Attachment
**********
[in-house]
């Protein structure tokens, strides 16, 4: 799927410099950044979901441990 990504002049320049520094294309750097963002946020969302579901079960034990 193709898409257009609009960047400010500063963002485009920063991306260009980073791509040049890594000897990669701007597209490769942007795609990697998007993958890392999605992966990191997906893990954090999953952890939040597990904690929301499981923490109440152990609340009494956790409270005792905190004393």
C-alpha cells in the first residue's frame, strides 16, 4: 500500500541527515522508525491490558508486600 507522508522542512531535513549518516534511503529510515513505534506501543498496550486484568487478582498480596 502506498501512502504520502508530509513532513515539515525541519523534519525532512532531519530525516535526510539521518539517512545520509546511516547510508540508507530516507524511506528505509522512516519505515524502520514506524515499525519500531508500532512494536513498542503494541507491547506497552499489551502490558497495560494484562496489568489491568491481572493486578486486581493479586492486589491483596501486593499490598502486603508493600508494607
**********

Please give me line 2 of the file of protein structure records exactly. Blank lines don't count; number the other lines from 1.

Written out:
């Protein structure tokens, strides 16, 4: 799927410099950044979901441990 990504002049320049520094294309750097963002946020969302579901079960034990 193709898409257009609009960047400010500063963002485009920063991306260009980073791509040049890594000897990669701007597209490769942007795609990697998007993958890392999605992966990191997906893990954090999953952890939040597990904690929301499981923490109440152990609340009494956790409270005792905190004393």